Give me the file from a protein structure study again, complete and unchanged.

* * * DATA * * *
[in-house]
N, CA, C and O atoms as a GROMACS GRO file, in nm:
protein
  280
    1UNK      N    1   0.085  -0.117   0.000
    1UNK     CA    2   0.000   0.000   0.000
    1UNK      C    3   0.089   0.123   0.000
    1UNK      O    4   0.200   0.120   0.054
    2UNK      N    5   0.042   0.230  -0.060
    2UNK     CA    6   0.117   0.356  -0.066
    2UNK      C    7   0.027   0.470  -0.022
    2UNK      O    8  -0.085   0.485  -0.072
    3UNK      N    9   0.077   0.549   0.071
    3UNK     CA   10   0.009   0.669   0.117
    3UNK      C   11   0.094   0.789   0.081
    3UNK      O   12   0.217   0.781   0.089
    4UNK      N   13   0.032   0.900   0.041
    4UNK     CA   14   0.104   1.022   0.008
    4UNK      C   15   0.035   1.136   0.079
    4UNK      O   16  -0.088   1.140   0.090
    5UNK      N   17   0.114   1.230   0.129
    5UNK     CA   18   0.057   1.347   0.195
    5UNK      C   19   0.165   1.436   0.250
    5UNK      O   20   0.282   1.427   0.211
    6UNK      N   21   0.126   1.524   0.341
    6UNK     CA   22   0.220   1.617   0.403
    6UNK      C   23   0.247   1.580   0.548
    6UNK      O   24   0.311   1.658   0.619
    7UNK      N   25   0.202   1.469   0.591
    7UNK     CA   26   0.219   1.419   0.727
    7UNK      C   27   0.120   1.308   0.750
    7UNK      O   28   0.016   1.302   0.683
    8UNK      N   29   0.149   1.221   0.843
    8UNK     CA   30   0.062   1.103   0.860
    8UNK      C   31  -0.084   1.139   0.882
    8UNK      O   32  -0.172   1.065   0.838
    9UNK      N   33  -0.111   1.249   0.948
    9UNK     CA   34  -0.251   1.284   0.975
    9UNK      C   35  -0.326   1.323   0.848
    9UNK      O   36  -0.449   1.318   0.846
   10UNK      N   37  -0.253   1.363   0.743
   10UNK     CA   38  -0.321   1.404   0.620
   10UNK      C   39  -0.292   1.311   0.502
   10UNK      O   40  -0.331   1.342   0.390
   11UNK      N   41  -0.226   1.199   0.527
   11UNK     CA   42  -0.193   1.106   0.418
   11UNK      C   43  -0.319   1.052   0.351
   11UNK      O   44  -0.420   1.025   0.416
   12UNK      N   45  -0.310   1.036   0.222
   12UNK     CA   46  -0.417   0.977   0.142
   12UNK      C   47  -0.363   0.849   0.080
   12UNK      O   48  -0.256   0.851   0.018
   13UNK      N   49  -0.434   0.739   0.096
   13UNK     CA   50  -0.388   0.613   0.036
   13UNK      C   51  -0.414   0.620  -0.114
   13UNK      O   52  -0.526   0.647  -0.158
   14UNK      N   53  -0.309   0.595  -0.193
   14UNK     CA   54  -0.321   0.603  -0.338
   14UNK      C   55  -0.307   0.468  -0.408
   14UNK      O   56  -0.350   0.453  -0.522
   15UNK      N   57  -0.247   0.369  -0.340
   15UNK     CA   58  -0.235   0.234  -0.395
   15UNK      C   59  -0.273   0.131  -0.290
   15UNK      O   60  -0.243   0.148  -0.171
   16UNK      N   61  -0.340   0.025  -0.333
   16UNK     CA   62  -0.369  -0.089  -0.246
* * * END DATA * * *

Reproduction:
[in-house]
N, CA, C and O atoms as a GROMACS GRO file, in nm:
protein
  280
    1UNK      N    1   0.085  -0.117   0.000
    1UNK     CA    2   0.000   0.000   0.000
    1UNK      C    3   0.089   0.123   0.000
    1UNK      O    4   0.200   0.120   0.054
    2UNK      N    5   0.042   0.230  -0.060
    2UNK     CA    6   0.117   0.356  -0.066
    2UNK      C    7   0.027   0.470  -0.022
    2UNK      O    8  -0.085   0.485  -0.072
    3UNK      N    9   0.077   0.549   0.071
    3UNK     CA   10   0.009   0.669   0.117
    3UNK      C   11   0.094   0.789   0.081
    3UNK      O   12   0.217   0.781   0.089
    4UNK      N   13   0.032   0.900   0.041
    4UNK     CA   14   0.104   1.022   0.008
    4UNK      C   15   0.035   1.136   0.079
    4UNK      O   16  -0.088   1.140   0.090
    5UNK      N   17   0.114   1.230   0.129
    5UNK     CA   18   0.057   1.347   0.195
    5UNK      C   19   0.165   1.436   0.250
    5UNK      O   20   0.282   1.427   0.211
    6UNK      N   21   0.126   1.524   0.341
    6UNK     CA   22   0.220   1.617   0.403
    6UNK      C   23   0.247   1.580   0.548
    6UNK      O   24   0.311   1.658   0.619
    7UNK      N   25   0.202   1.469   0.591
    7UNK     CA   26   0.219   1.419   0.727
    7UNK      C   27   0.120   1.308   0.750
    7UNK      O   28   0.016   1.302   0.683
    8UNK      N   29   0.149   1.221   0.843
    8UNK     CA   30   0.062   1.103   0.860
    8UNK      C   31  -0.084   1.139   0.882
    8UNK      O   32  -0.172   1.065   0.838
    9UNK      N   33  -0.111   1.249   0.948
    9UNK     CA   34  -0.251   1.284   0.975
    9UNK      C   35  -0.326   1.323   0.848
    9UNK      O   36  -0.449   1.318   0.846
   10UNK      N   37  -0.253   1.363   0.743
   10UNK     CA   38  -0.321   1.404   0.620
   10UNK      C   39  -0.292   1.311   0.502
   10UNK      O   40  -0.331   1.342   0.390
   11UNK      N   41  -0.226   1.199   0.527
   11UNK     CA   42  -0.193   1.106   0.418
   11UNK      C   43  -0.319   1.052   0.351
   11UNK      O   44  -0.420   1.025   0.416
   12UNK      N   45  -0.310   1.036   0.222
   12UNK     CA   46  -0.417   0.977   0.142
   12UNK      C   47  -0.363   0.849   0.080
   12UNK      O   48  -0.256   0.851   0.018
   13UNK      N   49  -0.434   0.739   0.096
   13UNK     CA   50  -0.388   0.613   0.036
   13UNK      C   51  -0.414   0.620  -0.114
   13UNK      O   52  -0.526   0.647  -0.158
   14UNK      N   53  -0.309   0.595  -0.193
   14UNK     CA   54  -0.321   0.603  -0.338
   14UNK      C   55  -0.307   0.468  -0.408
   14UNK      O   56  -0.350   0.453  -0.522
   15UNK      N   57  -0.247   0.369  -0.340
   15UNK     CA   58  -0.235   0.234  -0.395
   15UNK      C   59  -0.273   0.131  -0.290
   15UNK      O   60  -0.243   0.148  -0.171
   16UNK      N   61  -0.340   0.025  -0.333
   16UNK     CA   62  -0.369  -0.089  -0.246